In this blog, I am going to cover the essential physical and chemical properties of the two most common types of hydrocarbons, Alkane and Alkene. And also I am going to going to cover the physical and chemical properties of one of the most important hydrocarbon derivative, which is Alcohol. In the physical properties part, I am going to review the melting point, boiling point and solubility of each type of hydrocarbon. Also, I am going to give you a clear idea by comparing the the physical properties of Alkenes, Alkanes and Alcohols versus each other.
In the chemical properties part, I am going to cover the chemical reactions for Alkane, Alkenes and Alcohols. This will include reactions such as combustion, substitution, addition, hydration etc. After reading this blog post, your concepts about the physical and chemical properties of hydrocarbons will be cleared up 100%!
Before you start reading this blog post, I am assuming that you have some kind of idea about hydrocarbons. Even though I am going to cover very briefly about hydrocarbons, I think you should still have a quick look at my introductory blog post about hydrocarbons called “Hydrocarbon Classification, Names and General Formulas“. Just keep that blog post opened up in a separate tab of your browser and refer to it time to time when necessary.
In case you are absolutely new with organic chemistry, then I would recommend you read with this beginners book “Organic Chemistry I For Dummies (For Dummies (Lifestyle))” on Amazon. This will explain you everything right from scratch.
What are Hydrocarbons?
Hydrocarbons are compounds made out of Carbon and Hydrogen atoms ONLY! Please have a look at the example below. Compound 1 is a hydrocarbon, because it consists of only hydrogen and carbon atoms. On the other hand Compound 2 is not a hydrocarbon, but a derivative of hydrocarbon, as it has an oxygen atom attached it.
- Is a Hydrocarbon: This compound is made of Hydrogen and Carbon ONLY.
- Not a Hydrocarbon: Because apart from carbon and hydrogen it also contains an oxygen atom.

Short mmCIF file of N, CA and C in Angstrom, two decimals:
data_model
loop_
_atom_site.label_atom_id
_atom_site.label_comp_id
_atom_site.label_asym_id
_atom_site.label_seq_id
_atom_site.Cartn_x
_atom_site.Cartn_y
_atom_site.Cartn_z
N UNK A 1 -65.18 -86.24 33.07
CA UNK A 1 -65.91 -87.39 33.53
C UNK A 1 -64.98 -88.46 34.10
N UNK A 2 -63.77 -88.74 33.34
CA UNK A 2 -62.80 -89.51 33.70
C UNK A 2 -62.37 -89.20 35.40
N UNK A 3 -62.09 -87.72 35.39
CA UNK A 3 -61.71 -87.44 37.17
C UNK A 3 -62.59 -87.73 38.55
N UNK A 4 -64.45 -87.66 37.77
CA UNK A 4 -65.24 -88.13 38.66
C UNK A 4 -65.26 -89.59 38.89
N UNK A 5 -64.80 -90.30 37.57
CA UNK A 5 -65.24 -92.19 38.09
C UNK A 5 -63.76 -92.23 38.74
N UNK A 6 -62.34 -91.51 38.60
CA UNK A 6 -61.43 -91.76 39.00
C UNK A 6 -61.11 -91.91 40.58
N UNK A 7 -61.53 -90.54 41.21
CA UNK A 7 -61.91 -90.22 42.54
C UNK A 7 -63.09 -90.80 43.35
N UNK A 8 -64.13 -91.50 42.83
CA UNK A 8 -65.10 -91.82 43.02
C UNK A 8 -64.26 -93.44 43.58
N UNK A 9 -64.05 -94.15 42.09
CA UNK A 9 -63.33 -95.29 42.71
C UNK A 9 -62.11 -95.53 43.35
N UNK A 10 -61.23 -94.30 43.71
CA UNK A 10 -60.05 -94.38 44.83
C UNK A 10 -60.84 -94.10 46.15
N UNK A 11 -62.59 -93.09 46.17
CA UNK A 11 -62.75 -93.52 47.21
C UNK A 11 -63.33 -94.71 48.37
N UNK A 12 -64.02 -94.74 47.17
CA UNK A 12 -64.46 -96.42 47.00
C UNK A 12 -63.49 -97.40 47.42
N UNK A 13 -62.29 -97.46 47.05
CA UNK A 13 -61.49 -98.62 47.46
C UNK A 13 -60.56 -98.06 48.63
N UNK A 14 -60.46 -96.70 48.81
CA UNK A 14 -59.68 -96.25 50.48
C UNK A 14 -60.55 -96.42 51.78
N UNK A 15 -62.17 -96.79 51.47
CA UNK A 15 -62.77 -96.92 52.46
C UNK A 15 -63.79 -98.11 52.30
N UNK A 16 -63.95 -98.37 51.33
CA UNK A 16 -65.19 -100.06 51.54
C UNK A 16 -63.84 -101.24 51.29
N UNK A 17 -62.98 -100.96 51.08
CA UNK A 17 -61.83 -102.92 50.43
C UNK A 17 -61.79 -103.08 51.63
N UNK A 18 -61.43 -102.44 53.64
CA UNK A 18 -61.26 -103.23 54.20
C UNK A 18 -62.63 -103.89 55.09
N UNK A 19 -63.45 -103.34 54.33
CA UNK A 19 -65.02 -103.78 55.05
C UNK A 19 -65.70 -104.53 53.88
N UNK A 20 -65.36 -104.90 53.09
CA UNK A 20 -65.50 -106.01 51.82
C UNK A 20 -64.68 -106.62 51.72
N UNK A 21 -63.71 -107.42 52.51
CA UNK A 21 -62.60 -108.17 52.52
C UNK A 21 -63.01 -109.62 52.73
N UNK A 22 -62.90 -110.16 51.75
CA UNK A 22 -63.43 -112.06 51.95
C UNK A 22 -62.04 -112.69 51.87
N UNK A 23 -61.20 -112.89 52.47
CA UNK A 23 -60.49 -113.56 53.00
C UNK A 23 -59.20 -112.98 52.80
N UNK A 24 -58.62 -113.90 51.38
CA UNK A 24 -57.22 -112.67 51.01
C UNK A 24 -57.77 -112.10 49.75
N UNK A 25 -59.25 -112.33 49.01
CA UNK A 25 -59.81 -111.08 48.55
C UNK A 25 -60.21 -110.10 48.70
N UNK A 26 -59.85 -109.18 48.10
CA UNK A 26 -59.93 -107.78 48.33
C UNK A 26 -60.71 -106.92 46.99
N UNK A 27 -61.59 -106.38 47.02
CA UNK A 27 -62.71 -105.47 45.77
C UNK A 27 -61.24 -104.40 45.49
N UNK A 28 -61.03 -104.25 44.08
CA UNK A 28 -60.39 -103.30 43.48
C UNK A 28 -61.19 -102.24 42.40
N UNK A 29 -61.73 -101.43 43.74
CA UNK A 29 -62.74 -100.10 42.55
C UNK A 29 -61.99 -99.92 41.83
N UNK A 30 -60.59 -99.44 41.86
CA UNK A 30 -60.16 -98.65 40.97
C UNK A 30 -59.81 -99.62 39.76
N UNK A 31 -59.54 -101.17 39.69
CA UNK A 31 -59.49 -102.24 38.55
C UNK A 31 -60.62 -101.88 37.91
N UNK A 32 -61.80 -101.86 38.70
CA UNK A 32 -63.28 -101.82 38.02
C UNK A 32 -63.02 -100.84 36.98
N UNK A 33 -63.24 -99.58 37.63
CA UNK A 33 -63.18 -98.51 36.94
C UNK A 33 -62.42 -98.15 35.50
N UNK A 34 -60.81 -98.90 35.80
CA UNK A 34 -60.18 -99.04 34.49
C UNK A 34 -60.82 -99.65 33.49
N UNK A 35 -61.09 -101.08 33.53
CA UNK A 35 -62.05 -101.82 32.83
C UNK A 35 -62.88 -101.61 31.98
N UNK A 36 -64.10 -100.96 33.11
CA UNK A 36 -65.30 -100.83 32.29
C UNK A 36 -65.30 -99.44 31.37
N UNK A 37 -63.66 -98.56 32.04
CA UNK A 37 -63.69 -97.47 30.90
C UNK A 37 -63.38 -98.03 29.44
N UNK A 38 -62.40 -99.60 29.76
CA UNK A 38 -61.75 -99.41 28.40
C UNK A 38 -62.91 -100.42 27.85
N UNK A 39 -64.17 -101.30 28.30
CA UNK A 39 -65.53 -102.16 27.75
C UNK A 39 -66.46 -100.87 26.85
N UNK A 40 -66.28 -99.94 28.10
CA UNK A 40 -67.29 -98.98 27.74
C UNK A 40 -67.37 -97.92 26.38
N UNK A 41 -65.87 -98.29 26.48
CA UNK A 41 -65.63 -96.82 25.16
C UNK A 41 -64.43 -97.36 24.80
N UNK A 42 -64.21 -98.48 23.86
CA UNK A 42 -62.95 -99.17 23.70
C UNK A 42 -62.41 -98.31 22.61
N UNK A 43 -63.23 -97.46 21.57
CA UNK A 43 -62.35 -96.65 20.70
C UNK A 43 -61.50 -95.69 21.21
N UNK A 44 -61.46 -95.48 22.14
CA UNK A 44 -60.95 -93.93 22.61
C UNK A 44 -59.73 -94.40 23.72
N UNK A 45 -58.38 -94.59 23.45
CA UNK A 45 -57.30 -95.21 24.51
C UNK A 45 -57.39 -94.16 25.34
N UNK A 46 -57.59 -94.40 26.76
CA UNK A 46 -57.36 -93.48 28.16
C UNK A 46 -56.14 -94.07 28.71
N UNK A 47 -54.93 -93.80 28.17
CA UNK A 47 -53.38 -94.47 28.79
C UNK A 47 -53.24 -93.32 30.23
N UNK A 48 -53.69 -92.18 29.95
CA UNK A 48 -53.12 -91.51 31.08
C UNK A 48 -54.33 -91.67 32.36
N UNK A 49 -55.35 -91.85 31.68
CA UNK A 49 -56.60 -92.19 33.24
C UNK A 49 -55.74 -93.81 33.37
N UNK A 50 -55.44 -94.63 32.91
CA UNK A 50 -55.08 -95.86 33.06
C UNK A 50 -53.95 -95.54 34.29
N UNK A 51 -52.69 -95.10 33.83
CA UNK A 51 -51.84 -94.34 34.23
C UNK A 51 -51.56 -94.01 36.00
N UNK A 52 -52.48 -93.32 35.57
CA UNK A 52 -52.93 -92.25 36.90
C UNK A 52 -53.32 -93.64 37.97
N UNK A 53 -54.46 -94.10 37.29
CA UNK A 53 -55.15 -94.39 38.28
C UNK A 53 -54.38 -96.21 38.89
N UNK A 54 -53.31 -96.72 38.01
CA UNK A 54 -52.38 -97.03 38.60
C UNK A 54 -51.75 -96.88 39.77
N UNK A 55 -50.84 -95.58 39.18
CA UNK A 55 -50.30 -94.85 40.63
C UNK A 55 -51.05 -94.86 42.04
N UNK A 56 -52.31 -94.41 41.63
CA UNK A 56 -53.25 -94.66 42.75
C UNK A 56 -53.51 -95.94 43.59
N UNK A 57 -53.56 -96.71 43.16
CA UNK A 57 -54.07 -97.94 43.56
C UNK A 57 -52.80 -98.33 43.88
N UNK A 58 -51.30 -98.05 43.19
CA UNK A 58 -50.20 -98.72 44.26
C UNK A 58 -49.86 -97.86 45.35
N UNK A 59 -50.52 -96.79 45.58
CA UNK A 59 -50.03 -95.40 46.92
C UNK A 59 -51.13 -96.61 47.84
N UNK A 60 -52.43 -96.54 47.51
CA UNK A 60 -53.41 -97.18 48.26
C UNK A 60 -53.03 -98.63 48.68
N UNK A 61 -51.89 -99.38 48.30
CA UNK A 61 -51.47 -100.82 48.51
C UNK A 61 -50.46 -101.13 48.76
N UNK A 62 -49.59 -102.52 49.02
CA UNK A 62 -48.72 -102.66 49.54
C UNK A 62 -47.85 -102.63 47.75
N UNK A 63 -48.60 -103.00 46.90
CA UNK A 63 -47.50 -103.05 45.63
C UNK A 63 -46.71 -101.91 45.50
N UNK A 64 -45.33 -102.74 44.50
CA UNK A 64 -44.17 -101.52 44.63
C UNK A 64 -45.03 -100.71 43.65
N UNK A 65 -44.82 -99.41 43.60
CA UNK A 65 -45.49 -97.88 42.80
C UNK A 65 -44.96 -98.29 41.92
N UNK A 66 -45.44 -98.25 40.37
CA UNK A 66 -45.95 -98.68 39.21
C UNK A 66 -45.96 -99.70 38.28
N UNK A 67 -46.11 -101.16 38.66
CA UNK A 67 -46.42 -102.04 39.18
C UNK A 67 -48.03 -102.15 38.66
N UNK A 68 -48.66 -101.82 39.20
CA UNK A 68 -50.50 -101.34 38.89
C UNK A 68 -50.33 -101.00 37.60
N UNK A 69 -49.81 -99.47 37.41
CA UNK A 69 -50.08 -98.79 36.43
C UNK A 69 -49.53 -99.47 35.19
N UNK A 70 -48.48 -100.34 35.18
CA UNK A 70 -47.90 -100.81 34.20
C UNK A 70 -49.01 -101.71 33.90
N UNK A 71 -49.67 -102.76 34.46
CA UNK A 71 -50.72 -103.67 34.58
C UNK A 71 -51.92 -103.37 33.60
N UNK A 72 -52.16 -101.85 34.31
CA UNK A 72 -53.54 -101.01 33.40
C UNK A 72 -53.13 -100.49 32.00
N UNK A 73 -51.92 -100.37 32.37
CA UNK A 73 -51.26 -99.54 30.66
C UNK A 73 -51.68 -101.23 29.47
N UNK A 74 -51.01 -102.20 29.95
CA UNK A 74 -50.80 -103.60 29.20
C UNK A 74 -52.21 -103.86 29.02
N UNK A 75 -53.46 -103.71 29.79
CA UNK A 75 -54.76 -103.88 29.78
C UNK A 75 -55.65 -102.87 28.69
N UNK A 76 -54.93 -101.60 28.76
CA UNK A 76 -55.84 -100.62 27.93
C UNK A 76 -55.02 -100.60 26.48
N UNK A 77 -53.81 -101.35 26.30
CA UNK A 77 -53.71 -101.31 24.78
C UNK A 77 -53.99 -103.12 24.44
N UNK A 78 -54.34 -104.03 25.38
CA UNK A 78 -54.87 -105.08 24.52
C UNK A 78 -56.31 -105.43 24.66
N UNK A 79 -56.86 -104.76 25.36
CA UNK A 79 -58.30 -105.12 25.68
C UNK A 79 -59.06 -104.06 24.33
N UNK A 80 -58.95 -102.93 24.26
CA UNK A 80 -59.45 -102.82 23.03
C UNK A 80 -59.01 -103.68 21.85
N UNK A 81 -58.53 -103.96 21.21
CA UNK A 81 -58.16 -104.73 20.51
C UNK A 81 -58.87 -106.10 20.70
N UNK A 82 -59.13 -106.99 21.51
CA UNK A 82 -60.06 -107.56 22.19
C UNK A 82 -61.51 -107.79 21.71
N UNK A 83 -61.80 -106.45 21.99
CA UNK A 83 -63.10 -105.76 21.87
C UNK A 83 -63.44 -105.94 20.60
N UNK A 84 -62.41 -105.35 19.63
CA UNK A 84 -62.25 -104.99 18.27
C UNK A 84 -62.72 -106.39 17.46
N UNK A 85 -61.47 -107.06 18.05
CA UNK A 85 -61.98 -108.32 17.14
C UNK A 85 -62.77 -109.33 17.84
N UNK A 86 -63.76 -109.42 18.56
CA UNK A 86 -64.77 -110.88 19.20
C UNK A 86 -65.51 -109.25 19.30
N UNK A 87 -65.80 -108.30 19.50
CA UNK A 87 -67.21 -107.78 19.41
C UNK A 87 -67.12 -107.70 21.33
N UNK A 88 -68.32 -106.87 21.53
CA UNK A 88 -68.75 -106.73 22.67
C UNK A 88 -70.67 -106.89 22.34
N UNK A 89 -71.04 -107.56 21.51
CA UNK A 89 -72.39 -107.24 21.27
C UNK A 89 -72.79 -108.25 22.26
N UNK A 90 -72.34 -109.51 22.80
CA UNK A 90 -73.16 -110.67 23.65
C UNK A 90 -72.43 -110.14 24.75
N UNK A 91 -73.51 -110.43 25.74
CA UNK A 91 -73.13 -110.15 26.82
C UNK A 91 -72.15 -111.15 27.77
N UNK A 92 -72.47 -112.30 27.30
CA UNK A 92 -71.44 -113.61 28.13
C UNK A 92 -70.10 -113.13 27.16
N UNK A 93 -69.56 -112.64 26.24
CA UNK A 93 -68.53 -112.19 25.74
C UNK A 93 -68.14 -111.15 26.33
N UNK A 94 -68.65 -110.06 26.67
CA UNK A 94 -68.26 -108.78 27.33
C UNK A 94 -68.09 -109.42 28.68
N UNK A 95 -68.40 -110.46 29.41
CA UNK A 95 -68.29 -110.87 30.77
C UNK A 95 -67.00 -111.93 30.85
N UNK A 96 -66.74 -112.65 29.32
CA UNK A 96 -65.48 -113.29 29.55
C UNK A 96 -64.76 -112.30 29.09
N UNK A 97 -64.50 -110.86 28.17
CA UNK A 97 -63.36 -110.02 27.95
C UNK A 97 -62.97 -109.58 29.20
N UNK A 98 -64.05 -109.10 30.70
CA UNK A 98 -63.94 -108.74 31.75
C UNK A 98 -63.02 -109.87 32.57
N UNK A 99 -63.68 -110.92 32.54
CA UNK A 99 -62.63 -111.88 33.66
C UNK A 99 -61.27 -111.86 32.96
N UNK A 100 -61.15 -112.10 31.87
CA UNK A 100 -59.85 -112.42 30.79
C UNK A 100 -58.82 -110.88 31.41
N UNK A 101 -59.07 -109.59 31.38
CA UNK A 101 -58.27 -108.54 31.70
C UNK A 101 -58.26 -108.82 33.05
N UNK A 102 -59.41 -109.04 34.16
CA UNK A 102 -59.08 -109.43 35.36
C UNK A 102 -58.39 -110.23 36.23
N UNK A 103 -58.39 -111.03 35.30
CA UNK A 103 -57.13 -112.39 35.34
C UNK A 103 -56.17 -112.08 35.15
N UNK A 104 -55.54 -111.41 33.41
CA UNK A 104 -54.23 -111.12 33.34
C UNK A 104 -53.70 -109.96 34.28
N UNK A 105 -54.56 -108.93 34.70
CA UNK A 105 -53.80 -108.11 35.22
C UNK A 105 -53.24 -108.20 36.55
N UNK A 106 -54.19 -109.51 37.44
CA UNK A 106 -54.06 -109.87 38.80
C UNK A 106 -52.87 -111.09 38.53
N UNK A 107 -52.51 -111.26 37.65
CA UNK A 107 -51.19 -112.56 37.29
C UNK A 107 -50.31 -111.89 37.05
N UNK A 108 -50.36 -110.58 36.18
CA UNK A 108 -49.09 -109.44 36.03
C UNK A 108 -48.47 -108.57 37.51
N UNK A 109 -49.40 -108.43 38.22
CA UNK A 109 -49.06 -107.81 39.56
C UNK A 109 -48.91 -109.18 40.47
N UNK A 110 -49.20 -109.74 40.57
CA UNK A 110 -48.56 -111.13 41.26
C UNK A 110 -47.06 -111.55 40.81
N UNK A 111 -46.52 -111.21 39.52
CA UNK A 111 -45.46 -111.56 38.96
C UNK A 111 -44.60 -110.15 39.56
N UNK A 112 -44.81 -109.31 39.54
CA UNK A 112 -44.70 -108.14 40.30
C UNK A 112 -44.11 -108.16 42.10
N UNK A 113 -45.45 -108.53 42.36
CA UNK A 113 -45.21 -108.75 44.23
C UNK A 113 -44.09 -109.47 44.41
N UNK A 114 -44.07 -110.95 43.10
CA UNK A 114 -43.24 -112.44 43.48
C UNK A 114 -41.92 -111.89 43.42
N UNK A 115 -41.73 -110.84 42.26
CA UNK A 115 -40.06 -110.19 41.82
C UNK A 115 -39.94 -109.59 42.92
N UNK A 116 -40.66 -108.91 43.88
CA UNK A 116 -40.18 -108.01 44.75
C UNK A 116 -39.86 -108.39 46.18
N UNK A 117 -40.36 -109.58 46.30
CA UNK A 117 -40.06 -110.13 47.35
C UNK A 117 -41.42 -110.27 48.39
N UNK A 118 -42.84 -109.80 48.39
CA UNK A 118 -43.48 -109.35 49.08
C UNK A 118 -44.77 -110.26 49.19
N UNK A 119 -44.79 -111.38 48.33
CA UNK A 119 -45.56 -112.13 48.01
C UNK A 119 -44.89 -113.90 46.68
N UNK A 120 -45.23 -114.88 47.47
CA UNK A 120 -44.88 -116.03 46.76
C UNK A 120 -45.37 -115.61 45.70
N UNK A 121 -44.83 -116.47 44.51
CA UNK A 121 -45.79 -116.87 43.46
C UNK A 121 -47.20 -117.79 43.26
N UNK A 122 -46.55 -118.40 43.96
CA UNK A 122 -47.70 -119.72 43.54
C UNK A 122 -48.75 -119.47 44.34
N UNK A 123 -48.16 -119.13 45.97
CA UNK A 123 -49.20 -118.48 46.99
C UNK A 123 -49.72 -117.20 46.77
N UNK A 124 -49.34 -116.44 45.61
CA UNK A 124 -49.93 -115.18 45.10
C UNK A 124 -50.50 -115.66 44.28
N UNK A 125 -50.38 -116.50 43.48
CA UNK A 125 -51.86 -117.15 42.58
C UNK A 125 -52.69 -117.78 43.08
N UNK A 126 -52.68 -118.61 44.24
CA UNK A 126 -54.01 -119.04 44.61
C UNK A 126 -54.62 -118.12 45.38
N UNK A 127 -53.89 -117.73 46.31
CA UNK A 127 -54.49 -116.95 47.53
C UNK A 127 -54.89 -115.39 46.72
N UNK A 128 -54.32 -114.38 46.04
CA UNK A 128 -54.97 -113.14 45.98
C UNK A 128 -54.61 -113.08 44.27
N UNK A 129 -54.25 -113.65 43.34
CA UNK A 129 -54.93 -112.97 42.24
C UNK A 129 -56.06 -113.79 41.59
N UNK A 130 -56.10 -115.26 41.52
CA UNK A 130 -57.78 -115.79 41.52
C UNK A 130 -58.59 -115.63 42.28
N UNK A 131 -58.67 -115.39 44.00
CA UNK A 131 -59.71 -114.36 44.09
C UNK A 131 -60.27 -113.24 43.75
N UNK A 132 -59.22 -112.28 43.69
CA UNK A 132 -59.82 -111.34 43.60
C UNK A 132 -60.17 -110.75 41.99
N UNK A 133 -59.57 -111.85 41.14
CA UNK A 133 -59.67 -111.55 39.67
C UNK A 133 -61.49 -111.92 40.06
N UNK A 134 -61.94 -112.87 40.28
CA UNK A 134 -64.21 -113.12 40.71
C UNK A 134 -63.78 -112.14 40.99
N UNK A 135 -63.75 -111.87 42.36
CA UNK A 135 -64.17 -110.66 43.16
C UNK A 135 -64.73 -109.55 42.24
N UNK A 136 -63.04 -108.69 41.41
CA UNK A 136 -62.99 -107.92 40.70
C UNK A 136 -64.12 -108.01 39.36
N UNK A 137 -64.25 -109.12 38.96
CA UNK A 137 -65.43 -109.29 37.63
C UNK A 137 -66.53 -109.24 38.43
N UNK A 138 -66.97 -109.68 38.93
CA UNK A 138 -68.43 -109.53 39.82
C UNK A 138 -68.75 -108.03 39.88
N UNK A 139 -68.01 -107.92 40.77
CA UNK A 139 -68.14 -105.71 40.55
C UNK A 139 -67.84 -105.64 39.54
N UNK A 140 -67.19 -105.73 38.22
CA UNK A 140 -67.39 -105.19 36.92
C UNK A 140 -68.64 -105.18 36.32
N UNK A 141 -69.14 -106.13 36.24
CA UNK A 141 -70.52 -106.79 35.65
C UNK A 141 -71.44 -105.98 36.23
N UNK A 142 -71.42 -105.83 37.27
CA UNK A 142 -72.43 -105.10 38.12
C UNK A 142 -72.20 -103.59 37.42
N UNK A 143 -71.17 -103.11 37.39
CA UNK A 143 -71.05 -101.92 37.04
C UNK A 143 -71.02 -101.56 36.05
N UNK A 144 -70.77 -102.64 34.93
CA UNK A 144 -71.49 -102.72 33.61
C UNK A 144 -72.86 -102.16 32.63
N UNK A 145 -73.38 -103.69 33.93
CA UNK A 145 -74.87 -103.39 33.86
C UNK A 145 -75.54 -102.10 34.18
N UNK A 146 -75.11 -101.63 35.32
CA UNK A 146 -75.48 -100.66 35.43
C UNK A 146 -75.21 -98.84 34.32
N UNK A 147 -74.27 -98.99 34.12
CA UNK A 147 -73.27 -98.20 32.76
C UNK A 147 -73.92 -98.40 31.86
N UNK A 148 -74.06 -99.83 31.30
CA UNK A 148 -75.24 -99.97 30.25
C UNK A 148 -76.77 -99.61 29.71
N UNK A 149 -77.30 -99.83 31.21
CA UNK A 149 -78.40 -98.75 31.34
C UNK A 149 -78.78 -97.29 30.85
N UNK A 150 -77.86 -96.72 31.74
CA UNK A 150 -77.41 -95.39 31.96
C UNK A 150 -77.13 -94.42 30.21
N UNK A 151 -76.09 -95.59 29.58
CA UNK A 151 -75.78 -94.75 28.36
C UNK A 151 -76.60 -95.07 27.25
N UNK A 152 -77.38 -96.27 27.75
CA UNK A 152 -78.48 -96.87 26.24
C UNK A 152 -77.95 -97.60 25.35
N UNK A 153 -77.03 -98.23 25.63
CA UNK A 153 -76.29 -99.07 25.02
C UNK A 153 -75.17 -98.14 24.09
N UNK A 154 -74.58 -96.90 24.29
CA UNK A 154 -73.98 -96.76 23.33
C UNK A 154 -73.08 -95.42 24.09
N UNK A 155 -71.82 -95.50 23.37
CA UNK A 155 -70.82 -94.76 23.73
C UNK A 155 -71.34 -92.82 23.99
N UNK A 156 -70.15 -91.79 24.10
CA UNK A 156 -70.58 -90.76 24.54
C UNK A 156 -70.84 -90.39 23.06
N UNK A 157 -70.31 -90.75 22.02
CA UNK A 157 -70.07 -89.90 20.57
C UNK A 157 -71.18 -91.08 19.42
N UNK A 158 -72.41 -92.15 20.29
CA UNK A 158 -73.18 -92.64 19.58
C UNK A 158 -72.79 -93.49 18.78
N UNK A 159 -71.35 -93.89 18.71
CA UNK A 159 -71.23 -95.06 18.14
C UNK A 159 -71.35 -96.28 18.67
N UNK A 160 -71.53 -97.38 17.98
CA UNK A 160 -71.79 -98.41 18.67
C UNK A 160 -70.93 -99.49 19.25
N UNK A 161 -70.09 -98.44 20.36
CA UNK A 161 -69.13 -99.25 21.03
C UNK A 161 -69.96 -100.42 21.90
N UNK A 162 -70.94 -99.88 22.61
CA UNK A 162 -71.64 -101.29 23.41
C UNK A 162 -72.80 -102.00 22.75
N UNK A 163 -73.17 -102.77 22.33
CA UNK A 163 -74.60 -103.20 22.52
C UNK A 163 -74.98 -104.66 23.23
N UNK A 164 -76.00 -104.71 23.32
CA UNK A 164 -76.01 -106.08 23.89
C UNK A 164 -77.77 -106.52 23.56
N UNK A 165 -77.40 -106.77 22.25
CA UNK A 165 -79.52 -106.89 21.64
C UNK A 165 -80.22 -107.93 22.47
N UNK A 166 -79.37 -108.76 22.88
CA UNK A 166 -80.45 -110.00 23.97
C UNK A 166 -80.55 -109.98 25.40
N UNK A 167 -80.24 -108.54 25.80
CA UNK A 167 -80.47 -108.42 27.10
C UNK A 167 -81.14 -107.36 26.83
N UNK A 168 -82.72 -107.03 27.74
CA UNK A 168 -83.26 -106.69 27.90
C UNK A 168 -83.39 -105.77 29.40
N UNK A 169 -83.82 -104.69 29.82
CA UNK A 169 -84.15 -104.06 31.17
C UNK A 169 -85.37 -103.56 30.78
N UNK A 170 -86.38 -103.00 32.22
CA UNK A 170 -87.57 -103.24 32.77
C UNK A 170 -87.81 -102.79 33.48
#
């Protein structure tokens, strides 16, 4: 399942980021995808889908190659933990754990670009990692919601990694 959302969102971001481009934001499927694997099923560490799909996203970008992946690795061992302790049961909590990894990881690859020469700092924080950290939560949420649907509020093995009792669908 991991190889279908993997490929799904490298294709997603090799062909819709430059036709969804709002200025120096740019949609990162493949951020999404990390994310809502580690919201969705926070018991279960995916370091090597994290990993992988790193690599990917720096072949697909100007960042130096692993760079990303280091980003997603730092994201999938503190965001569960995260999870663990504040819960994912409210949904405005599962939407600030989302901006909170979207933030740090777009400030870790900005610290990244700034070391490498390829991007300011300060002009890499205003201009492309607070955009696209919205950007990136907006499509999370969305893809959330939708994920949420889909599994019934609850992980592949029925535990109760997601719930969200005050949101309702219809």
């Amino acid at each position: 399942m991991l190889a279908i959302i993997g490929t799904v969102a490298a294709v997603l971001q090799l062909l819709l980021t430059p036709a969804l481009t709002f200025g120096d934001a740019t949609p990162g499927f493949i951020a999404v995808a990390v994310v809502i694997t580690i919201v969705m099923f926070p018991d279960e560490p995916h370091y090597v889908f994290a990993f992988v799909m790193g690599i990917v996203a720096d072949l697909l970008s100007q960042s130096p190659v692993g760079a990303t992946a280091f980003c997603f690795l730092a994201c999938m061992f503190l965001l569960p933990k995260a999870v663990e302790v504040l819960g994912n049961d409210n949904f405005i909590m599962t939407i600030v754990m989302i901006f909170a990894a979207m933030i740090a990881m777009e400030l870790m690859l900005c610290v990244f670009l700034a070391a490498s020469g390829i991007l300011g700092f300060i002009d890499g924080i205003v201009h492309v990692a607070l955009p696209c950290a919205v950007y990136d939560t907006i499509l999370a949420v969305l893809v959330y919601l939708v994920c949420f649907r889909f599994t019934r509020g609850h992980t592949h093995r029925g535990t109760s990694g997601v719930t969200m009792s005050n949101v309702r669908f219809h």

What is a Functional Group?
A functional group is an atom or group of atoms which give a homologous series unique chemical properties and similar physical properties. For example, in Alkene, the functional group is the carbon to carbon double bond (C=C). In alcohols, the functional group is the -OH group.
What is a Homologous Series?
The Homologous series is a family or group of hydrocarbons or derivatives having the same functional group, same general formula and similar chemical properties. They also have a similar trend in physical properties. For example, Alkane, Alkene and Alcohol are separate homologous series. They have different general formulas, chemical properties and may have different trends in physical properties. If you are not sure how to name them, then once again I would suggest you to have a look at this blog post I have written down “Hydrocarbon Classification, Names and General Formulas“. Also, if you are someone who is totally new to organic chemistry, then please read this blog “Best IGCSE Organic Chemistry Blog Complete Breakdown“.
So without further ado lets get start with the main topic of our blog “Physical and Chemical properties of hydrocarbons.
Physical Properties of Hydrocarbon
In this section, I am going to discuss about the physical properties of each of the homologous series. While explaining the different trends in physical properties, I will use the concepts of inter molecular forces. So if your concepts on inter molecular forces are not clear, then please have a quick look at my blog “Intermolecular Forces Notes“.
Physical Properties of Alkanes
Alkanes are the most simple type of hydrocarbons. There are only C-H bonds throughout the whole structure of alkanes. Alkanes do not have any functional group. Before I go on and start giving my explanation, in the table below I am listing down first five alkanes.
|Carbon Number||Name of Alkane||General Formula||Displayed Formula|